“USACE navigation program is responsible for providing safe, reliable, highly cost-effective, and environmentally sustainable waterborne transportation systems for the movement of commercial goods and for national security needs. USACE navigation program is vital to the nation's economic prosperity and is responsible for moving over 2.3 billion tons of cargo valued at over $1.6 trillion.”

But the recreation component of these river systems is just as important, Wells and Bryan insist, and the Corps’ reluctance to maintain backwater areas threatens economic prosperity fueled by outdoor recreation.

According to Wells’ research, 372 million visits were made to Corps impoundments during 2006, with $8.1 billion spent within a 30-mile radius of those systems.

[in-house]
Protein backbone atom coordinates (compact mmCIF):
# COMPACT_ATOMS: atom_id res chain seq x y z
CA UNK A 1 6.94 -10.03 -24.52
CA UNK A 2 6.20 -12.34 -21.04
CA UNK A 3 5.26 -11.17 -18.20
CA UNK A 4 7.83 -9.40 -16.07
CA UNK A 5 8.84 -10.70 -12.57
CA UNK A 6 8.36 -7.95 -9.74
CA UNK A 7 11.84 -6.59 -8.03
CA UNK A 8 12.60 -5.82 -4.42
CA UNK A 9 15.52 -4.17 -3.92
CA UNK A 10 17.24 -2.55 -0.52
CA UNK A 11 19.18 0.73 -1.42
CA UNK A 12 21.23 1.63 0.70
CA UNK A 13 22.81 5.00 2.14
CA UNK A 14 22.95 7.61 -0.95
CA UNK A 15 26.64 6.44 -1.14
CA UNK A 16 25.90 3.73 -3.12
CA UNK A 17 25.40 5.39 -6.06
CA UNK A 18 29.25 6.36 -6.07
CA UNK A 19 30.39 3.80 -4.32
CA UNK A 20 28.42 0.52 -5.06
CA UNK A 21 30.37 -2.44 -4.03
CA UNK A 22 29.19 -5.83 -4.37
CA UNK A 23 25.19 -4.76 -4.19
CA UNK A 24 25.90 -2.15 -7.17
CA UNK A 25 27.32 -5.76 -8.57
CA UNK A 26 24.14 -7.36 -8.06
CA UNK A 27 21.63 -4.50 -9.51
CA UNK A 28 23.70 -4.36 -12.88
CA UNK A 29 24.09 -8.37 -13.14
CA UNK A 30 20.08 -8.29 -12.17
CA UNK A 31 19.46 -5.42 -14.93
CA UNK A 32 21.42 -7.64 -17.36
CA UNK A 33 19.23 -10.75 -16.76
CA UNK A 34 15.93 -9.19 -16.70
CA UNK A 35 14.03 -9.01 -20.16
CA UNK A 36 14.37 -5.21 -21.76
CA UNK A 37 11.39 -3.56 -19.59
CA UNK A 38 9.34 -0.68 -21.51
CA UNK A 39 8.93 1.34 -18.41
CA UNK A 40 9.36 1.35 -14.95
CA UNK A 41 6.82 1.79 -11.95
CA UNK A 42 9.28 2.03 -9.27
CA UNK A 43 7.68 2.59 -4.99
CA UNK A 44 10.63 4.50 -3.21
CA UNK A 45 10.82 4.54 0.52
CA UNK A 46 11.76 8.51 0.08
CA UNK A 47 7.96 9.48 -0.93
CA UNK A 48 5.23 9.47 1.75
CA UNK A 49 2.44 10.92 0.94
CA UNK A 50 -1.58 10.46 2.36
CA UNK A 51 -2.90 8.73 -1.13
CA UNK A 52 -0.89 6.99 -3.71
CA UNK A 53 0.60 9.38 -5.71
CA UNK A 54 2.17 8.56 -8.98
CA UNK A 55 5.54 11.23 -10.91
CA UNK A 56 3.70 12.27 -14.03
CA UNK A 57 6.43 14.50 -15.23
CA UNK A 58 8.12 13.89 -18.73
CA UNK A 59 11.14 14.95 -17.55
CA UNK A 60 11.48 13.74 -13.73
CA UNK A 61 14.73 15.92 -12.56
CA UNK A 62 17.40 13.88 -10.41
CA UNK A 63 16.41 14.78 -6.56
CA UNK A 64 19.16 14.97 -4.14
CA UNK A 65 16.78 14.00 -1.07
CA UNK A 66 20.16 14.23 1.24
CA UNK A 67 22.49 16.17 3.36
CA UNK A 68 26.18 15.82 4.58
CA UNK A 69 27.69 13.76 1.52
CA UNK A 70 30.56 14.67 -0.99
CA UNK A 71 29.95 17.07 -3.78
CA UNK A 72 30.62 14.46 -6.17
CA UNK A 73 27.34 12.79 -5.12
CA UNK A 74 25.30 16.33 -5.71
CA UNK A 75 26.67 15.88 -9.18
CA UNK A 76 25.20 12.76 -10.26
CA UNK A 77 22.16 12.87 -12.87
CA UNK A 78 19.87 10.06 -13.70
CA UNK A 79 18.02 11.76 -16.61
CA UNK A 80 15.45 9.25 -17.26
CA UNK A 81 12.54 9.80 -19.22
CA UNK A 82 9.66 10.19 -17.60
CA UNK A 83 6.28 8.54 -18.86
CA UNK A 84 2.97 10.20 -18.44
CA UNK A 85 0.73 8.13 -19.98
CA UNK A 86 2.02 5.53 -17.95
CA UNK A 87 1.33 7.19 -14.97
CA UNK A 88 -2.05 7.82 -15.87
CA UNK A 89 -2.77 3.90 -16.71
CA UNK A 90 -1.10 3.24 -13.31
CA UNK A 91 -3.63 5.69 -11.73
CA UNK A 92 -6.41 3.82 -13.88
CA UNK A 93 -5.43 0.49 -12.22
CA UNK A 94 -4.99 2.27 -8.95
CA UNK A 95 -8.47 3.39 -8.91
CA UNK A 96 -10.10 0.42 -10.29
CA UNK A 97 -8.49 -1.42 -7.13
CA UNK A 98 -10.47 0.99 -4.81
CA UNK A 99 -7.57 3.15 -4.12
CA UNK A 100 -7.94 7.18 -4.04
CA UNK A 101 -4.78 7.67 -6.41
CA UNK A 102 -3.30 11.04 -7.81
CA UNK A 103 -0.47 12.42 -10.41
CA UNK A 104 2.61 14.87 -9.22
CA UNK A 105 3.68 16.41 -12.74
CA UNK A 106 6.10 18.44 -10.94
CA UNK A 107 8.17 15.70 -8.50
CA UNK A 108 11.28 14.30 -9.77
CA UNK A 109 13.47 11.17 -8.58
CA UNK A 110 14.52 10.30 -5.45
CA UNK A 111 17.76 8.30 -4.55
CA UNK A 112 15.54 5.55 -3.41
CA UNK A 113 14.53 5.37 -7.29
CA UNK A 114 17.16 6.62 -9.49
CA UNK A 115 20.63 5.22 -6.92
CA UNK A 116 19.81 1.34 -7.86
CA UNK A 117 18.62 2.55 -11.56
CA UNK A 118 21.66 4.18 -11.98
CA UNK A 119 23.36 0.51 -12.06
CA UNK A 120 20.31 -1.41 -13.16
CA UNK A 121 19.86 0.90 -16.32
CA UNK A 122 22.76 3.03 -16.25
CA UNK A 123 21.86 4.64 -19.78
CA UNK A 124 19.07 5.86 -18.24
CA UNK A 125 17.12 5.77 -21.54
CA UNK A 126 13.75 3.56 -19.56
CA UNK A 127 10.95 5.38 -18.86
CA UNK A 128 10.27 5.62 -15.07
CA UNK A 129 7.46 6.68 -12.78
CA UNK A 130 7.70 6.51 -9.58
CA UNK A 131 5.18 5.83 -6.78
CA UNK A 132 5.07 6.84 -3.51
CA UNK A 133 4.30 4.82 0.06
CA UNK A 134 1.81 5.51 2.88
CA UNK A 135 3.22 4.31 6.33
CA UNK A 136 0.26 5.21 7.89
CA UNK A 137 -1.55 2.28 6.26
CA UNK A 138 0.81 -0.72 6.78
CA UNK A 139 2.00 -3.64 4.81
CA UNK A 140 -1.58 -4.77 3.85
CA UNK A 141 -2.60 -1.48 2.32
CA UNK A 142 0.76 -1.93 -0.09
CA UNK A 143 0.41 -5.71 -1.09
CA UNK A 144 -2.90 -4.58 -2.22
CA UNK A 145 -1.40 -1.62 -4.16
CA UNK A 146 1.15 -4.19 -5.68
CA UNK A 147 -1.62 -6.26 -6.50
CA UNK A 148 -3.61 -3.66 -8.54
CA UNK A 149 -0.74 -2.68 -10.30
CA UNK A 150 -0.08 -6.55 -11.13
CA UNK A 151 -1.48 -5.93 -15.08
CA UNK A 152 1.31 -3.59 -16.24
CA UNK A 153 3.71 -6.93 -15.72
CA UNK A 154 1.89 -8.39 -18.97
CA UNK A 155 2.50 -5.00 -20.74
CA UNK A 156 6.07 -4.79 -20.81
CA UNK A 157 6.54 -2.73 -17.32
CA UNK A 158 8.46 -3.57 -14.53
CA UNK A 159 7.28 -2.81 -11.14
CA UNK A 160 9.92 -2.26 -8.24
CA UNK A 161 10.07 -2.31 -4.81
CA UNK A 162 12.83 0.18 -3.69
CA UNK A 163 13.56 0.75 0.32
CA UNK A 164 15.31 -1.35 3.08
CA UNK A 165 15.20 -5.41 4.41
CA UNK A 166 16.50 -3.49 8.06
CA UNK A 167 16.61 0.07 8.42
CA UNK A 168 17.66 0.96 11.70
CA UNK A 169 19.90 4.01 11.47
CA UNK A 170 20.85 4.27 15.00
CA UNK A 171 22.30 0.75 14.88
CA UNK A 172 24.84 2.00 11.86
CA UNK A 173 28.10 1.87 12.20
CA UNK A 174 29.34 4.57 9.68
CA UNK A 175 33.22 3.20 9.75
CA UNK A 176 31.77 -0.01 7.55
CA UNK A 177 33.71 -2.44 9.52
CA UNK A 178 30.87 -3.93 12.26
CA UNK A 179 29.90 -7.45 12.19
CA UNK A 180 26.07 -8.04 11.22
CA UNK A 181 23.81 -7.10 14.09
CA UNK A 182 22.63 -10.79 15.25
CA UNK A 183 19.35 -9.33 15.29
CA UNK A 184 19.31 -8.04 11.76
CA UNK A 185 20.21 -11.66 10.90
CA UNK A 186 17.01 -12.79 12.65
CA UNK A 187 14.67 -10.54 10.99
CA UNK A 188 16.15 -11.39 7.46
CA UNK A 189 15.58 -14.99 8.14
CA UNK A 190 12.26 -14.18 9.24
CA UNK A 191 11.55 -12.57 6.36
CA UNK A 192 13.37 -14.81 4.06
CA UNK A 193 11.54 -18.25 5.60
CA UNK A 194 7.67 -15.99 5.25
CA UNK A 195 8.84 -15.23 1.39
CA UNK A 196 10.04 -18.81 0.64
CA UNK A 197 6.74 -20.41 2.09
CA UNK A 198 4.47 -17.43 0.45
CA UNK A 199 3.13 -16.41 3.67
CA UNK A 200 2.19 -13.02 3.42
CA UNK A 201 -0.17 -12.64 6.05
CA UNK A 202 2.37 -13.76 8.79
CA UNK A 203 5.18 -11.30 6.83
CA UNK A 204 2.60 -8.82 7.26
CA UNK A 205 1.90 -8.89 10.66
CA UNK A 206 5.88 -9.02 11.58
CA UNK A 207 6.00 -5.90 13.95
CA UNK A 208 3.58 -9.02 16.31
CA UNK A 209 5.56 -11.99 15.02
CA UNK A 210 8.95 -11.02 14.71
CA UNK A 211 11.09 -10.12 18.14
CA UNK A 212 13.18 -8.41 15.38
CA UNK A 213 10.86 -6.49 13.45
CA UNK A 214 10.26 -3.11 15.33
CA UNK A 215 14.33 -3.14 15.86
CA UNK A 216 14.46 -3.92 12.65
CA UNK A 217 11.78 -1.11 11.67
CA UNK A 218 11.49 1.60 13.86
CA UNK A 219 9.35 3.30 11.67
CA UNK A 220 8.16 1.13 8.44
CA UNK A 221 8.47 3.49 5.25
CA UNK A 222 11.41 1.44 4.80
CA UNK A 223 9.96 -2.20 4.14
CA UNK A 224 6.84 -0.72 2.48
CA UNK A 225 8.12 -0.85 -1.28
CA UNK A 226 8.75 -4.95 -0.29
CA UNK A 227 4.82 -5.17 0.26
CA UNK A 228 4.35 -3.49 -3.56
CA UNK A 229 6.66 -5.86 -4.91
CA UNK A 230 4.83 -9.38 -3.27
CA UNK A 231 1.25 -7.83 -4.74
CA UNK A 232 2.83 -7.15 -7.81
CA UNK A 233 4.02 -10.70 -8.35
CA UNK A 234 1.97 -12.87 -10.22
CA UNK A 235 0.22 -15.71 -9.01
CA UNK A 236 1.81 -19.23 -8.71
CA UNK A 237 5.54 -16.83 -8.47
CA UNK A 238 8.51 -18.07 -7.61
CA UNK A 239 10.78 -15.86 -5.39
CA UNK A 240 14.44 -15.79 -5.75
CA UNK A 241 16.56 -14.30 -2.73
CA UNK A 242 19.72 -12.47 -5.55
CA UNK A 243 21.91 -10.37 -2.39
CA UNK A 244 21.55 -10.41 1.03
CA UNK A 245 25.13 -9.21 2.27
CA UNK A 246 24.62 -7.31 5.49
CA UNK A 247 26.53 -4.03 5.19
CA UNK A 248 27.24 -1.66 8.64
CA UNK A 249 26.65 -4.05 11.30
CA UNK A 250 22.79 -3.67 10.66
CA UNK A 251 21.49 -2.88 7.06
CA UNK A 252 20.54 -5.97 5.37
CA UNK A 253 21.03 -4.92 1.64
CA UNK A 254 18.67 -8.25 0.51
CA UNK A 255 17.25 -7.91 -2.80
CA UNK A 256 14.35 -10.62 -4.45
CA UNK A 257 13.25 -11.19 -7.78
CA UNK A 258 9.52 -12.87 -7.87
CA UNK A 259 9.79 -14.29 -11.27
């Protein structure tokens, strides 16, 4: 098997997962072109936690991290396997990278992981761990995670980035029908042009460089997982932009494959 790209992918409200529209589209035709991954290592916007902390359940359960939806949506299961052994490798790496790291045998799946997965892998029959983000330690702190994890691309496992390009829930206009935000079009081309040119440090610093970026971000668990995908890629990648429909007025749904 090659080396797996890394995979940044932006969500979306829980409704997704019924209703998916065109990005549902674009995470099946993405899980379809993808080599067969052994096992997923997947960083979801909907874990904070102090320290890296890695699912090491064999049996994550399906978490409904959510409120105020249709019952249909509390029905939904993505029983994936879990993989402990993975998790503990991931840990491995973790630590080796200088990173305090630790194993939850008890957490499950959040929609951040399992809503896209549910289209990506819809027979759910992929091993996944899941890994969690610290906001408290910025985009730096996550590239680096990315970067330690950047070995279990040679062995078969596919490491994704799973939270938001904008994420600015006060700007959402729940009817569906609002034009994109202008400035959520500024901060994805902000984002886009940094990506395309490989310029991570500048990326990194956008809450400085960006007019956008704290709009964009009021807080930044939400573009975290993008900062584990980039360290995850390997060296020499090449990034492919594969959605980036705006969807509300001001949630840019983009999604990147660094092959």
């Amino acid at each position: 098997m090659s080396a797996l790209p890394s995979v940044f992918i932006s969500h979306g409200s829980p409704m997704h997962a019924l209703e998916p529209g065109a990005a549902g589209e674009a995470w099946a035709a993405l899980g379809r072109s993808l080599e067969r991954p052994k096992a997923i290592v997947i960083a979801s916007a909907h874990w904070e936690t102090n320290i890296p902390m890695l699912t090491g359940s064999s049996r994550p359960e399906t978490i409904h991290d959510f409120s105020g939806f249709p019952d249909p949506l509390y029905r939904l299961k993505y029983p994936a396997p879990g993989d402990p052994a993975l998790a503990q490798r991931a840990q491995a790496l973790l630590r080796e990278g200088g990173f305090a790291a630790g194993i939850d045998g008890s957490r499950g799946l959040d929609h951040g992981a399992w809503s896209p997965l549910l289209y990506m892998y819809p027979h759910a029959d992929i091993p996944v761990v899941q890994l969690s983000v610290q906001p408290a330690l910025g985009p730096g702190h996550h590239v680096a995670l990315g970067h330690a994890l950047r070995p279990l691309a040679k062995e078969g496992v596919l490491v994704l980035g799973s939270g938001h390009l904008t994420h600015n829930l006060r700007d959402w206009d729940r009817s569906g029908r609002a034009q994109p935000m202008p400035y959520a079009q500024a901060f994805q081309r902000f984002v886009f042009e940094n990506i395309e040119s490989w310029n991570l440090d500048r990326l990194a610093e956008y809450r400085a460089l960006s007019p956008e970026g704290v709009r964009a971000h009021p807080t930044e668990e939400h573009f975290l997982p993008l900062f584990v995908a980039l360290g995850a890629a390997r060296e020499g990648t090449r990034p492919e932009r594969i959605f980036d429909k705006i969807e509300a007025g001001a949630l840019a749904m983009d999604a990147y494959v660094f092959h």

“With a multiplier effect, visitor trip spending accounted for an additional $7.8 billion and $3.9 billion in value added (wages and salaries, payroll benefits, etc.) Additionally, 104,811 jobs in local communities were supported by USACE lakes.”

Additionally, Bryan believes that the Corps is legally obligated to maintain access to side channels and backwaters. “An Alabama Law School professor is currently examining the legal issues surrounding lateral connectivity issues,” he said, adding that state water laws are important considerations as well.

“We believe that it is paramount to push for partnerships among state fish and game departments, recreational angling interests, and federal agencies to address backwater access issues.

“The Corps of Engineers has responded to barge and other transportation interests for main-channel dredging, but recreational anglers and others who use--- and have paid for--- the backwaters have been left out of the equation.”

How It Happens

What causes side channels and creek mouths to fill with sediment in river systems that have been channelized and fitted with locks and dams?

“One of the worst cases I have personally seen is the Tombigee River above Dempolis, Ala., all the way to its connection to the Tennessee River system,” said Hobson Bryan.